This chart communicates the same insights as a contour plot. What is interesting is the choice of hexagonal buckets (rather than squares) to aggregate data. In fact, any tessellation would work, in particular Voronoi tessellations.

*3-D Voronoi tessellation *

The reason for using hexagons is that it is still pretty simple, and when you rotate the chart by 60 degrees (or a multiple of 60 degrees) you still get the same visualization. For squares, rotations of 60 degrees don’t work, only multiples of 90 degrees work. Is it possible to find a tessellation such that smaller rotations, say 45 or 30 degrees, leave the chart unchanged? The answer is no. Octogonal tessellationsdon’t really exist, so the hexagon is an optimum.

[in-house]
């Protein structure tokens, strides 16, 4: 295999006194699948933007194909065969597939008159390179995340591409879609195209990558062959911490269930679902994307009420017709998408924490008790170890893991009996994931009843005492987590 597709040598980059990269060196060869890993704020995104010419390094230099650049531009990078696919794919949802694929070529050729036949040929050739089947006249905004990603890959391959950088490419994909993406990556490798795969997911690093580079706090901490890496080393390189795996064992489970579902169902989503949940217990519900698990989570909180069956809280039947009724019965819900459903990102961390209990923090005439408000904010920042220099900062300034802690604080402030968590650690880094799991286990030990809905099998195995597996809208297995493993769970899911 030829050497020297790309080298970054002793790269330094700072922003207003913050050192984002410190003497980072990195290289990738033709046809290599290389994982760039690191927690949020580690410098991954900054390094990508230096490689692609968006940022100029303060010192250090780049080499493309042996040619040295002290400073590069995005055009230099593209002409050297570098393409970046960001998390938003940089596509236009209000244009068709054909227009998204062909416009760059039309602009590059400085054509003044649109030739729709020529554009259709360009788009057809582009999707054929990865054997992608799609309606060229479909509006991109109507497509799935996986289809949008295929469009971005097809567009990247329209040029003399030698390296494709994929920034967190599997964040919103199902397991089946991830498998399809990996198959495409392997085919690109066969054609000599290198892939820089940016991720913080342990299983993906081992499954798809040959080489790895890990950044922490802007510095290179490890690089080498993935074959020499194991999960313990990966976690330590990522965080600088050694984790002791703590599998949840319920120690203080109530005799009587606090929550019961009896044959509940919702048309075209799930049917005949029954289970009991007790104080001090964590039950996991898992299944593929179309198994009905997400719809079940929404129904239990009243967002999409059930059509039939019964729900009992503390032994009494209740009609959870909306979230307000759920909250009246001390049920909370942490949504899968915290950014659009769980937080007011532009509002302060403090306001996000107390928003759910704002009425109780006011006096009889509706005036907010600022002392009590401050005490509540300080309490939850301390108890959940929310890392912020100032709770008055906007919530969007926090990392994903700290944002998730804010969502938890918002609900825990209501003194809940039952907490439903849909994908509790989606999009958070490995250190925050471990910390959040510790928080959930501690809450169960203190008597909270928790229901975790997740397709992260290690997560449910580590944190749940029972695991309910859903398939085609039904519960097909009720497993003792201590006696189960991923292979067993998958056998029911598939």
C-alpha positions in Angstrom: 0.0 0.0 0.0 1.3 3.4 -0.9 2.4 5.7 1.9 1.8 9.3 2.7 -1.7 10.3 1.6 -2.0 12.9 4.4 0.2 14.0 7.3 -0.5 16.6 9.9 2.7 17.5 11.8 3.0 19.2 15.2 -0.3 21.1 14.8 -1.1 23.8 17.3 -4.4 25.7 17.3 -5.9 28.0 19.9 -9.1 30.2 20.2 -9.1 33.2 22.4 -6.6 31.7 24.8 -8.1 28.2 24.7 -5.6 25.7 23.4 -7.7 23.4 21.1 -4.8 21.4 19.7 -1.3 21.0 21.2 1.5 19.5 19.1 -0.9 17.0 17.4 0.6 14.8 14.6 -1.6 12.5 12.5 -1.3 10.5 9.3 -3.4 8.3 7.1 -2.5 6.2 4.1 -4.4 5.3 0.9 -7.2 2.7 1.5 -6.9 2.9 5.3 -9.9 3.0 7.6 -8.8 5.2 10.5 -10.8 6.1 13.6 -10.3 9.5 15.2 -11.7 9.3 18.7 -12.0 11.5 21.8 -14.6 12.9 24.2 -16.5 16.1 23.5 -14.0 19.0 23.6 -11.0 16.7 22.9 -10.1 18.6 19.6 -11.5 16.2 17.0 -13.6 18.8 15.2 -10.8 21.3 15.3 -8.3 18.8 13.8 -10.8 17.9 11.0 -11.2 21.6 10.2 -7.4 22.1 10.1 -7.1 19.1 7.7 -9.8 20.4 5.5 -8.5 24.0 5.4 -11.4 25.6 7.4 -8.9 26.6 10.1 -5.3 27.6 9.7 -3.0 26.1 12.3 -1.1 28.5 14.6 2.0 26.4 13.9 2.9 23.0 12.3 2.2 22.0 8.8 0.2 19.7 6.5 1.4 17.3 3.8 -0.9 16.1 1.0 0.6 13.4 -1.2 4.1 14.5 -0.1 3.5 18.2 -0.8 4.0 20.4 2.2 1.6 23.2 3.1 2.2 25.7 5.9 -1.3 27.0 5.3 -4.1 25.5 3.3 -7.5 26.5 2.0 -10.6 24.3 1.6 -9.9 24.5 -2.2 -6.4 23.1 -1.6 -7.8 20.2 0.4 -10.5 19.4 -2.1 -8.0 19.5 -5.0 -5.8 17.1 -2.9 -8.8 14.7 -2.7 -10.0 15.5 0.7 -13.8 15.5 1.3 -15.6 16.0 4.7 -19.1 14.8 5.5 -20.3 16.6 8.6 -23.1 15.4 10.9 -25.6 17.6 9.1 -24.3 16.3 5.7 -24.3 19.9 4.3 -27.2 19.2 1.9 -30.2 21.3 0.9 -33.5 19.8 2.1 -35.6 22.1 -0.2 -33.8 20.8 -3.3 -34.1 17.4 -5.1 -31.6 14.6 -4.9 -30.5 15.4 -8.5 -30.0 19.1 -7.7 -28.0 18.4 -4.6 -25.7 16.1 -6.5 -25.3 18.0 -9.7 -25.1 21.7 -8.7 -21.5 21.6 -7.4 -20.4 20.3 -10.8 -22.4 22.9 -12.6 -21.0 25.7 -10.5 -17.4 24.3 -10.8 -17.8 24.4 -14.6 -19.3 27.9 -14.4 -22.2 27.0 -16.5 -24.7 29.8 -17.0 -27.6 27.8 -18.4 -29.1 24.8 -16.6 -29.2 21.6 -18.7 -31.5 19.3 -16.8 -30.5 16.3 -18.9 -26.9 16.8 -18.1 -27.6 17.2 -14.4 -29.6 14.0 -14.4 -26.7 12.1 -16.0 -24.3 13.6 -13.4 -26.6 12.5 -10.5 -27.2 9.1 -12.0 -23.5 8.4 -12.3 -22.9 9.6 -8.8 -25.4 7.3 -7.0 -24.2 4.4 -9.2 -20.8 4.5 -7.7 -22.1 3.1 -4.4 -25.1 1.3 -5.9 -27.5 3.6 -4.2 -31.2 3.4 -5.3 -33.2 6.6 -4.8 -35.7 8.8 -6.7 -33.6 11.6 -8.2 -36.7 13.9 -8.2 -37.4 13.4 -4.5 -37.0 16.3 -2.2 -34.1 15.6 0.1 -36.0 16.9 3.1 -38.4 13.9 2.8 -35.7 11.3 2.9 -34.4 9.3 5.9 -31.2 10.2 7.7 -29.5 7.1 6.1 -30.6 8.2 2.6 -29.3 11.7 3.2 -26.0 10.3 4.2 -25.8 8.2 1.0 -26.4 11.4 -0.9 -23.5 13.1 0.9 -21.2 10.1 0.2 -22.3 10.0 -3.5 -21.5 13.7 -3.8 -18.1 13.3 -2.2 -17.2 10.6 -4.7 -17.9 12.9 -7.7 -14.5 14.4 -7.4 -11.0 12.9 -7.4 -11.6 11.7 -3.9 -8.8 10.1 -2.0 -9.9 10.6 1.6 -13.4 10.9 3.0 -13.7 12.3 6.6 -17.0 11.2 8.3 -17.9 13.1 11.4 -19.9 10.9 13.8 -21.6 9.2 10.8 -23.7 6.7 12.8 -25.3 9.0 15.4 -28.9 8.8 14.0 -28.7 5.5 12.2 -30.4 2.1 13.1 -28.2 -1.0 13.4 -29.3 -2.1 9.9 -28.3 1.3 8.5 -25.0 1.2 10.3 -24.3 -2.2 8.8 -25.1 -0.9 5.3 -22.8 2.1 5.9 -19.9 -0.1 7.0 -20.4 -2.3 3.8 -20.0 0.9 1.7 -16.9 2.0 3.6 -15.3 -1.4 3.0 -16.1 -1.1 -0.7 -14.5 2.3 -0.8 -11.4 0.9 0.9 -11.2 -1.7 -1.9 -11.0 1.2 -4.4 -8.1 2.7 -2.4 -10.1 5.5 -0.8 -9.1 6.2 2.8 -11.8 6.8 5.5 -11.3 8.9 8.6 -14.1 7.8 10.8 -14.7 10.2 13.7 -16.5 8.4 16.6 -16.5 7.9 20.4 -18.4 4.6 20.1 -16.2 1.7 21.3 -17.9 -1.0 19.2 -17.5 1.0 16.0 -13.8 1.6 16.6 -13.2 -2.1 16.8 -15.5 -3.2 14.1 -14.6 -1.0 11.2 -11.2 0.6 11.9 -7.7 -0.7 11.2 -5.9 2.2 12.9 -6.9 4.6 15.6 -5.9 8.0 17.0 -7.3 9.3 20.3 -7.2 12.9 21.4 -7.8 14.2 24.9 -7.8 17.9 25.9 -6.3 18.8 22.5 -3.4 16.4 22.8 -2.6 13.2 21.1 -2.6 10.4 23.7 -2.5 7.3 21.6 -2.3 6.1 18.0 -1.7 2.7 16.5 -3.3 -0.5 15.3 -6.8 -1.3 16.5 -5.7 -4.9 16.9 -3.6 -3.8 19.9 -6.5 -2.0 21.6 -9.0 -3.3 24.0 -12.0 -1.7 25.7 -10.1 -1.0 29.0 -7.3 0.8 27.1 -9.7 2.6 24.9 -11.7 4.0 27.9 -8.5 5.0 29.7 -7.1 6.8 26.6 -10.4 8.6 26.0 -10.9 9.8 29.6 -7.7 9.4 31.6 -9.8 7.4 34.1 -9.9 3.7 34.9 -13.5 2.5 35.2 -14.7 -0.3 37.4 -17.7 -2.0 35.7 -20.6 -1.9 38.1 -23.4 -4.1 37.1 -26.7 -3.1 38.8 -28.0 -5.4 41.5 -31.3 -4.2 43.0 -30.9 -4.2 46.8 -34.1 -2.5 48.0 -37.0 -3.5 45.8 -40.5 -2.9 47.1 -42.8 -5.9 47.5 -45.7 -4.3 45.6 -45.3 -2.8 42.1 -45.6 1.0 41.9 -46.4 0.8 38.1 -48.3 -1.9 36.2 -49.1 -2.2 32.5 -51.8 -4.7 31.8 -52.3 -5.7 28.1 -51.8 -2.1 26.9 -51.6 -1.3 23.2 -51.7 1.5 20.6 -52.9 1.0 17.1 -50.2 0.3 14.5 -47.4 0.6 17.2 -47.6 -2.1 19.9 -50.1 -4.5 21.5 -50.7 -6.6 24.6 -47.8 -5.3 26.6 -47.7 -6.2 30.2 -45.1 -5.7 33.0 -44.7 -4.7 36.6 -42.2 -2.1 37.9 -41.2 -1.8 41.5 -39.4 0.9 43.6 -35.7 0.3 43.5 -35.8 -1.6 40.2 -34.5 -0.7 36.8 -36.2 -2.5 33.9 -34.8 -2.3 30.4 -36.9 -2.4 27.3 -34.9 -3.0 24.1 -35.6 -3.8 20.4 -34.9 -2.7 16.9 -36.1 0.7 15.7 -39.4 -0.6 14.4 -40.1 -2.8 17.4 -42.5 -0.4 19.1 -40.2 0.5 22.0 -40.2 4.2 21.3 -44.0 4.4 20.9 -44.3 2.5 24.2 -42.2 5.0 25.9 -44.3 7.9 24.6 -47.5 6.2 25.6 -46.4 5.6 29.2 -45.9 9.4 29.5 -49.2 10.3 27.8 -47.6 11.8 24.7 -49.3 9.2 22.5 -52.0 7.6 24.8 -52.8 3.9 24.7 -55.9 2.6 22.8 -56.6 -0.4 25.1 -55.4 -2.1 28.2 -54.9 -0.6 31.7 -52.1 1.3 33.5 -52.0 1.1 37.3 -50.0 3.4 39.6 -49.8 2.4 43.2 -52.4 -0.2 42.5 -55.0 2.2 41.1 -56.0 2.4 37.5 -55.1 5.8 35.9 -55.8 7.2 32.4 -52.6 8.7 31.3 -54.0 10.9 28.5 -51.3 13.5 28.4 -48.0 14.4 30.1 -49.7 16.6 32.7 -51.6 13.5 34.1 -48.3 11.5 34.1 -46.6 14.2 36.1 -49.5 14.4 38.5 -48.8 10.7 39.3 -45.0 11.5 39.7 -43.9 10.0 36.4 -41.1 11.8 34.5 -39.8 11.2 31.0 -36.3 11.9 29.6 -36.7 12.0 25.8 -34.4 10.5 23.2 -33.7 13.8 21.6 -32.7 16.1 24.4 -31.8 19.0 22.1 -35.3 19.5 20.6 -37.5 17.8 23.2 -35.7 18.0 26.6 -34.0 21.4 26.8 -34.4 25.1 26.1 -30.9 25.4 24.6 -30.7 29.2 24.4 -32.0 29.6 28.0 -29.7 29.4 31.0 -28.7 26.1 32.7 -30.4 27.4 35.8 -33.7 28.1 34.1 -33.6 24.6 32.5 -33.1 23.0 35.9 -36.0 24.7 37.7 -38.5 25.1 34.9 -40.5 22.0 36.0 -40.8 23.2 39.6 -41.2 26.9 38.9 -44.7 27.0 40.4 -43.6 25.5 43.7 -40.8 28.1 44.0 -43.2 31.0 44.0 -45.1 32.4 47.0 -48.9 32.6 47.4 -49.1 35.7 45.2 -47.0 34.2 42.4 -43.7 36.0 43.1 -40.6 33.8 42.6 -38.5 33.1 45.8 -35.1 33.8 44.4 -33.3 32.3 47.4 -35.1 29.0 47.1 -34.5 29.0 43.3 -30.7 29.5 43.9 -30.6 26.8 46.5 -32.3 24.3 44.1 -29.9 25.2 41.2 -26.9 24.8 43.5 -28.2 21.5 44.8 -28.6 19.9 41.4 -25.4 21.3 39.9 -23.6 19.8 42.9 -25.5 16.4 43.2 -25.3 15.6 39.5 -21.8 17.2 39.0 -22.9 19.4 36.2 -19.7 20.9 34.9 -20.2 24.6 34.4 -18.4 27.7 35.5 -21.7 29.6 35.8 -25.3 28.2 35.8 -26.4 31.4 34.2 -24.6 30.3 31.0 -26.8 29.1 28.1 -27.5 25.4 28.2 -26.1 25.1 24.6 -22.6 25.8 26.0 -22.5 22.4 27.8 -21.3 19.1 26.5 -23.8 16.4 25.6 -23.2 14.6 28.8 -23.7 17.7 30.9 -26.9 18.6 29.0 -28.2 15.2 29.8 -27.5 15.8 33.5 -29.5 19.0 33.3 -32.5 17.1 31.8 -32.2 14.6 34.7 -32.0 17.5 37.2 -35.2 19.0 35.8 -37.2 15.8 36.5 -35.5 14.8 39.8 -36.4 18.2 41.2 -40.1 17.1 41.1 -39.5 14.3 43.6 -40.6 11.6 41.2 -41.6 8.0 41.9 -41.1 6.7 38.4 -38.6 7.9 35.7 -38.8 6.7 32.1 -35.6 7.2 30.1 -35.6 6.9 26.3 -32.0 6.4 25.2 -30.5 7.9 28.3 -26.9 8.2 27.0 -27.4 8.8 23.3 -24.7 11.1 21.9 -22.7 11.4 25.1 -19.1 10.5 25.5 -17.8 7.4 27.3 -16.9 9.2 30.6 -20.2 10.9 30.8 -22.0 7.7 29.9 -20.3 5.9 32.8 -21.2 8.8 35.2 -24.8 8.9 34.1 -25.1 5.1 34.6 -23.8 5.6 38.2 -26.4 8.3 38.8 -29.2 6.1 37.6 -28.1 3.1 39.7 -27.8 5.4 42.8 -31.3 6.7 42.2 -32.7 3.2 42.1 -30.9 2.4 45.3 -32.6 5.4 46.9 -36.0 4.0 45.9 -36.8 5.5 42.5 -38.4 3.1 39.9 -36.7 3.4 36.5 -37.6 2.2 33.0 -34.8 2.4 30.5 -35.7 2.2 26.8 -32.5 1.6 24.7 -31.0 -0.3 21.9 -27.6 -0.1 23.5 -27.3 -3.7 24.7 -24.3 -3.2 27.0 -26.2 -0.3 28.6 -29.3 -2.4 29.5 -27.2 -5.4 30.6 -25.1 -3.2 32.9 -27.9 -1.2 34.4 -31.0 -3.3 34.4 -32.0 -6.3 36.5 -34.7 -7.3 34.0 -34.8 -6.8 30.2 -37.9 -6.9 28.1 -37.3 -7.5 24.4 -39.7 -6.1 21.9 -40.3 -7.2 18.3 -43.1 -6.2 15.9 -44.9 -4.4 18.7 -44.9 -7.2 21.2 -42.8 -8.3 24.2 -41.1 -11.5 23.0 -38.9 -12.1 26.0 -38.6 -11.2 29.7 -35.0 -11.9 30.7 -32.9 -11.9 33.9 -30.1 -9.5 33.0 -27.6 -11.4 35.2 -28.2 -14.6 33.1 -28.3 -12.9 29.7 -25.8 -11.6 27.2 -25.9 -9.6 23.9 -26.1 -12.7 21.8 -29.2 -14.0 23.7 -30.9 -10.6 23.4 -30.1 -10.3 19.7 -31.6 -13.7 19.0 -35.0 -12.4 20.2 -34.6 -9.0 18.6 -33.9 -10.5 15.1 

*Hexagonal binning plots (source: here)*

**Implementation in R**

The three plots described here (Voronoi diagram, hexagonal binning and contour plots) are available in the ggplot2 package.

- Hexagonal binning: ggplot function with the parameter stat_binhex, see here
- Contour plot: ggplot function with the parameters geom_point and geom_density2 or stat_contour, see here (also works with contour)
- Voronoi diagram: ggplot with the parameter geom_segment, see here

**Applications**

Voronoi diagrams can be used for nearest neighbor clustering or density estimation, the density estimate attached to a point being proportional to the inverse of the area of the Voronoi polygon containing it.

*Example of contour map (source: here)*

Originally posted here.